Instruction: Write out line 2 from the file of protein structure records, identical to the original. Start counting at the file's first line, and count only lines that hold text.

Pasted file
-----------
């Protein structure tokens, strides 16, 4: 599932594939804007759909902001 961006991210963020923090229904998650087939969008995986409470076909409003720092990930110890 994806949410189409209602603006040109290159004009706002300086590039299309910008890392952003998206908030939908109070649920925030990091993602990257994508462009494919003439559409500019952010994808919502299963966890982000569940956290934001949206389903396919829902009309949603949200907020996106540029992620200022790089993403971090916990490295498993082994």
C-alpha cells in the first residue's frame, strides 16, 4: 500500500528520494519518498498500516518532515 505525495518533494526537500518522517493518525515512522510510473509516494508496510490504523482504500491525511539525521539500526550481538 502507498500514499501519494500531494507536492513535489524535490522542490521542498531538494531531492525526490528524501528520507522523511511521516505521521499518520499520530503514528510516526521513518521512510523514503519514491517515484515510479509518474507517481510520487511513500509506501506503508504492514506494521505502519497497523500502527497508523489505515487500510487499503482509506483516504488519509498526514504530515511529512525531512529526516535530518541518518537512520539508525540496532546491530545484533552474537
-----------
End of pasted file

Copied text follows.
C-alpha cells in the first residue's frame, strides 16, 4: 500500500528520494519518498498500516518532515 505525495518533494526537500518522517493518525515512522510510473509516494508496510490504523482504500491525511539525521539500526550481538 502507498500514499501519494500531494507536492513535489524535490522542490521542498531538494531531492525526490528524501528520507522523511511521516505521521499518520499520530503514528510516526521513518521512510523514503519514491517515484515510479509518474507517481510520487511513500509506501506503508504492514506494521505502519497497523500502527497508523489505515487500510487499503482509506483516504488519509498526514504530515511529512525531512529526516535530518541518518537512520539508525540496532546491530545484533552474537